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Woodstove Answered

I have built this woodstove for my tiny house. I had tight space limitations.
I chose a used 20 gal+/- propane tank. I cut out a door and exhaust opening with a disc on my angle grinder.
Helpful hint. I attached hinges befor making the last cut on the door. It lines up perfectly.
I found a piece of 6" well casing for my stack. An old piece of sheet steel for the top, in which I cut a 4" hole for my flue.
I am using the tank upsied down as I am using the original valve opening, which is 3/4" pipe thread for outside combustion air.
I welded the tank onto a 15" used steel car wheel for a sturdy stand.
I will not be burning wood only manufactured logs like from Tractor Supply and will be making used paper for making presed pulp logs.
I am letting the High Heat paint fumes air off before I fire it up. I also have a CO and Smoke Detector plus a Fire Extinguisher.
There is a dampner in the flue and a thru wall fixture. It is mostly airtight. I installed 1/8" flanges on in and outside of the door.
Used  a black wrought iron gate latch for a closer and some brass machine screws for bling. lol
If anyone does this make sure you know what the hell you are doing, if not don't try this at home.

Discussions

I made something similar a few years ago. I don't have any welding gear, nor a tame student who happens to be a champion welder, so I fixed the flue (bought from Machine Mart) in place using fire cement, which worked fine. It hasn't come loose even though I stuff brushes up it once a year to sweep the chimney. You can't see the flue in the photo, unfortunately, it's hidden by the fireplace canopy. But this is proof that you can make one of these gas cylinder stoves with nothing more sophisticated than an angle grinder and a drill.

Mine relies on the gaps around the doors for combustion air. It's not the most efficient device, but it's better than an open fire and efficiency isn't too much of an issue if you have a free supply of wood.

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Great job. I was fortunate to have someone to weld. I just can't weld anymore, it is so bright that I can't see the bead. Just old eyes I guess. Thanks for the pics. I love innovative people. Cheers

No offense but why the hell do you post it here instead of making an Instructable out of it?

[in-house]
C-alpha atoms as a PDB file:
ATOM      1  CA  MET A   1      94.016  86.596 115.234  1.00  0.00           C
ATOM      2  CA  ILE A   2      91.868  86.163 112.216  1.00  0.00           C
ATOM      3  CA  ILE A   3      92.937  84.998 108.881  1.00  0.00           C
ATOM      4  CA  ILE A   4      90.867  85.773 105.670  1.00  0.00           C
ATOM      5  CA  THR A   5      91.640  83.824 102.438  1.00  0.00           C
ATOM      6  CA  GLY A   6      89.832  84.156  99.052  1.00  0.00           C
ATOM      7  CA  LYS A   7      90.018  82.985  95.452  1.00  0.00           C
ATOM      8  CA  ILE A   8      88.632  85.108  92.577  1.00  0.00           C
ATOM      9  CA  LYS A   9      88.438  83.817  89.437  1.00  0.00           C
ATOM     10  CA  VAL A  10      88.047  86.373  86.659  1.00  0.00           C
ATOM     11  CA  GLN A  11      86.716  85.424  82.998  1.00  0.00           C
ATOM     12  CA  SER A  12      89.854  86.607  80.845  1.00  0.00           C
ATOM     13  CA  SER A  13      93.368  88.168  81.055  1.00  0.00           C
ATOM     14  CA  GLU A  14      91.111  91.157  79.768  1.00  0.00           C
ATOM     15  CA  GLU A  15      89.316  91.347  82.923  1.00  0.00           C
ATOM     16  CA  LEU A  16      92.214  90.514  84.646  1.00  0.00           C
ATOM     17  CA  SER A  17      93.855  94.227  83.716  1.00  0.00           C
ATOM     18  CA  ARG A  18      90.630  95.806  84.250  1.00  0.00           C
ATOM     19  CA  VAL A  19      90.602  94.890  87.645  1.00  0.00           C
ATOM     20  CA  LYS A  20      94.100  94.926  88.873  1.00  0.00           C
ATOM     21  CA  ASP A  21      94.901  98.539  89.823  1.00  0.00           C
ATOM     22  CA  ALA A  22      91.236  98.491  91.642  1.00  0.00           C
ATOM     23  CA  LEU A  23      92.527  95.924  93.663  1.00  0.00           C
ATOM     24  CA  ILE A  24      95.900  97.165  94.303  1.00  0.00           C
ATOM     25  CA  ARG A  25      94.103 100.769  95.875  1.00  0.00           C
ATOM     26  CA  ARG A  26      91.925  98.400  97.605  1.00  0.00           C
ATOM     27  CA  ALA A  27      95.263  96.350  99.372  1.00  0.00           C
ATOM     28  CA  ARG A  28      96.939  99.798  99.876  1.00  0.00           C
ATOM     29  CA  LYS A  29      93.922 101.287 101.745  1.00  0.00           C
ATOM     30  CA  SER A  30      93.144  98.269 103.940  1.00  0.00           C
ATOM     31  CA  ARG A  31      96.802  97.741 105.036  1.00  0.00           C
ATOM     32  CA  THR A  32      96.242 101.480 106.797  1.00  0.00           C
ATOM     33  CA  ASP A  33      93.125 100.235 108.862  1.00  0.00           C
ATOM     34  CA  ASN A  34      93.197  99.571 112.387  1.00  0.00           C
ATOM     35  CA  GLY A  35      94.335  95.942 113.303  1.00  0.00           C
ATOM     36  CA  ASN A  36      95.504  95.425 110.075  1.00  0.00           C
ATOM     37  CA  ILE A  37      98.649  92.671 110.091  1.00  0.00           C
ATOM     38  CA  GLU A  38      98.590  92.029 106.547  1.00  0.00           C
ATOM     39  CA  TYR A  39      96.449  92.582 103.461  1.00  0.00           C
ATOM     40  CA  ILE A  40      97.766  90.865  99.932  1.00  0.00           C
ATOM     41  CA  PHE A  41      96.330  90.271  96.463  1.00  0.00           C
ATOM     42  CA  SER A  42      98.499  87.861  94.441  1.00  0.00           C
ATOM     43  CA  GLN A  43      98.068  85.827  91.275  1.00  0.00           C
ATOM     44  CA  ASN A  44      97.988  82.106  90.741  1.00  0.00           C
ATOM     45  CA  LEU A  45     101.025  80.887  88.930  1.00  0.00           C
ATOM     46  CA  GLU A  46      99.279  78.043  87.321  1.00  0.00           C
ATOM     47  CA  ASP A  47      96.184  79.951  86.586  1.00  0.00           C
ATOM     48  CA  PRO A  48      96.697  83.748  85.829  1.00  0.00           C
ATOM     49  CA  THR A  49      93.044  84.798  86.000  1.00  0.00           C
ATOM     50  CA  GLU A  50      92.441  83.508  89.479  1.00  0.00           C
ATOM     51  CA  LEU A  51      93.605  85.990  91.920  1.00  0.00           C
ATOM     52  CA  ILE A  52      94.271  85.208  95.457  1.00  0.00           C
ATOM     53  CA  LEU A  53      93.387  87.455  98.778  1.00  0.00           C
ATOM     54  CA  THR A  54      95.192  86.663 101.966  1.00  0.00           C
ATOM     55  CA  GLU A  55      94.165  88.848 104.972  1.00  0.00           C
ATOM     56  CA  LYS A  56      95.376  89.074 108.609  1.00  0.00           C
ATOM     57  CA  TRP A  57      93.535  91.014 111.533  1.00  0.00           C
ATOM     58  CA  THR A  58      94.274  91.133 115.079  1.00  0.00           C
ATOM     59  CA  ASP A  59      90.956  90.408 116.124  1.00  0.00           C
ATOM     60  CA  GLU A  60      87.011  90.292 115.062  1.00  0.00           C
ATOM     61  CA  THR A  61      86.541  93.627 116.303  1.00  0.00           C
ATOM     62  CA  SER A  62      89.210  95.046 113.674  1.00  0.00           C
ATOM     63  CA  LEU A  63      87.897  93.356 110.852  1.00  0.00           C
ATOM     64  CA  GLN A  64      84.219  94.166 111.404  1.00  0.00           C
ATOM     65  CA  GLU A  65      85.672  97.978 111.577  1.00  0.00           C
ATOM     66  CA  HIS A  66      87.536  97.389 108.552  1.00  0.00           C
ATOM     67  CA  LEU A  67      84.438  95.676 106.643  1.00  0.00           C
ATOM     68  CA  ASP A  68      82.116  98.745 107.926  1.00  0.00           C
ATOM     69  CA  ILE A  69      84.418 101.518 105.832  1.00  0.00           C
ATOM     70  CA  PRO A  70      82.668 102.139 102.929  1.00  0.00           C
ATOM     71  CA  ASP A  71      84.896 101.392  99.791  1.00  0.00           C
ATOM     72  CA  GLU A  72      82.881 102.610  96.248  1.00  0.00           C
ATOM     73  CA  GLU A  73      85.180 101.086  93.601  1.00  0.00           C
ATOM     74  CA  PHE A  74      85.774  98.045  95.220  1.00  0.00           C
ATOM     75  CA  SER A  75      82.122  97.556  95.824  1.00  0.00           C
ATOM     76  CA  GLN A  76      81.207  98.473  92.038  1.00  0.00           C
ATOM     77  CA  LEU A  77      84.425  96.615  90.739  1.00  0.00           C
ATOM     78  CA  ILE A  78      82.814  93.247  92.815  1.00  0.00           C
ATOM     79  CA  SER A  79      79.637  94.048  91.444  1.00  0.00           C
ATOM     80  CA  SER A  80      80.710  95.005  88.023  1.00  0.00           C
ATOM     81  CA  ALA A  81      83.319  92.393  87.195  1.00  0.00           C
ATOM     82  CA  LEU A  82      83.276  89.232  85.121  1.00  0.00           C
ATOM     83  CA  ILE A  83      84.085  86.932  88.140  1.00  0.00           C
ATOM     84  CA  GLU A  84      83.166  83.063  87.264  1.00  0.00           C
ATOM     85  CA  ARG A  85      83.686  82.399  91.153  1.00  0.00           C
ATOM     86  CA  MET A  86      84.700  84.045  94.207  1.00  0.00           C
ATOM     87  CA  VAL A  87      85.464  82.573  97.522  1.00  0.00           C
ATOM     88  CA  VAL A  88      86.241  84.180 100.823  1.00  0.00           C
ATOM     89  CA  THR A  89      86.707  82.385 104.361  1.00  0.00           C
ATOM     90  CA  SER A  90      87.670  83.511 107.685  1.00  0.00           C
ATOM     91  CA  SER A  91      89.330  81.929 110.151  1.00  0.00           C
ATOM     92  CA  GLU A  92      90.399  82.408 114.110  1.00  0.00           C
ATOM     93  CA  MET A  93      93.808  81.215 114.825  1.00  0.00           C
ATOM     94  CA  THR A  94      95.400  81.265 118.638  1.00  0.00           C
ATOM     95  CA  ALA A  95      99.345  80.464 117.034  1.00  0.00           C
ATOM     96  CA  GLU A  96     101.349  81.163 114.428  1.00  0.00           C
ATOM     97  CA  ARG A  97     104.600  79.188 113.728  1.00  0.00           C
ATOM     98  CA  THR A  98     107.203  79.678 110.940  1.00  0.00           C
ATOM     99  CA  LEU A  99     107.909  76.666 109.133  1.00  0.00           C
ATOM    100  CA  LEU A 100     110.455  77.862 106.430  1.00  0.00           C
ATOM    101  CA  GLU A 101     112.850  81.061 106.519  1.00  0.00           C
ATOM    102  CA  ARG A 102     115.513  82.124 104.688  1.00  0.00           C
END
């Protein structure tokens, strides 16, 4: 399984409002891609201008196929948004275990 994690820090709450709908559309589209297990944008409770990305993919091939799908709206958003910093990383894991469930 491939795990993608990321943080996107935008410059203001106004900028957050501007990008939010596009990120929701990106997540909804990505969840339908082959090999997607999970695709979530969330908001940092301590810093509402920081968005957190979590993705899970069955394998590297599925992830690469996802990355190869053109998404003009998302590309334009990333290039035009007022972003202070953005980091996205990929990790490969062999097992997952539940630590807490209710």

You got all the nice pics, just put some explaining text together and make it right ;)
Two hints for future reference:
a) It really pays off to weld metal strips on the inside of the door hole.
This way the door will sit flush against them and the airflow is reduced.
I don't really like it when a lot of air is added through the gaps around a door as everything burns too fast and hot.
b) Instead of paint you can heat the thing up to max (outside please) and season it with oil like done for the old cast iron cookware.
Gives a nice black finnish and is mostly non stick.
Plus it prevents rust same way or better than paint.

But I like the idea, how you made it and how it is presented, so please make an Ible out if it!

The door is sealed with strips to make it airtight, some pics are before this accomplished. This is my first attempt at even posting on Instructables. So I will attempt to publish. Thanks for feedback.

Sam

Don't try, just do it ;)
Arrange the pics in a nice way, add the right text to it and provide detailed info on how to make that oven.
If you dare add some extra info on possible modifications and extras you used - like those door strips and how to close the flue for the right airflow.
To get noticed make sure to use a really catching pic for the title - in many cases the pic here decides if someone bothers to look further ;)

P.S. It took me about a year, scrounging for parts and deals. I would say that I have between $100 & $125 in it.

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This is the air vent for outside combustion air. This was the top where valve was, now bottom of stove. This is threaded 3/4" AST pipe thread. Inside is a close nipple with a tee and 2- 2" nipples under fire.

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That is one beautiful weld on the top of the tank!

That was done by a Payson High School student in the FFA program. He won best welder in Arizona for obvious reasons.

This looks really good!

I'd suggestion putting all this info together into an actual instructable. If you click "Publish" at the top of the page and then "New Instructable", that will take you to the instructable editor here https://www.instructables.com/editInstructable/ .

You can put your photos into various steps and add a bit of text, and you'll be ready to publish it.

I hope you'll consider it! :)

Thanks, I will try to get it published. I just don't think that I took enough pics early on.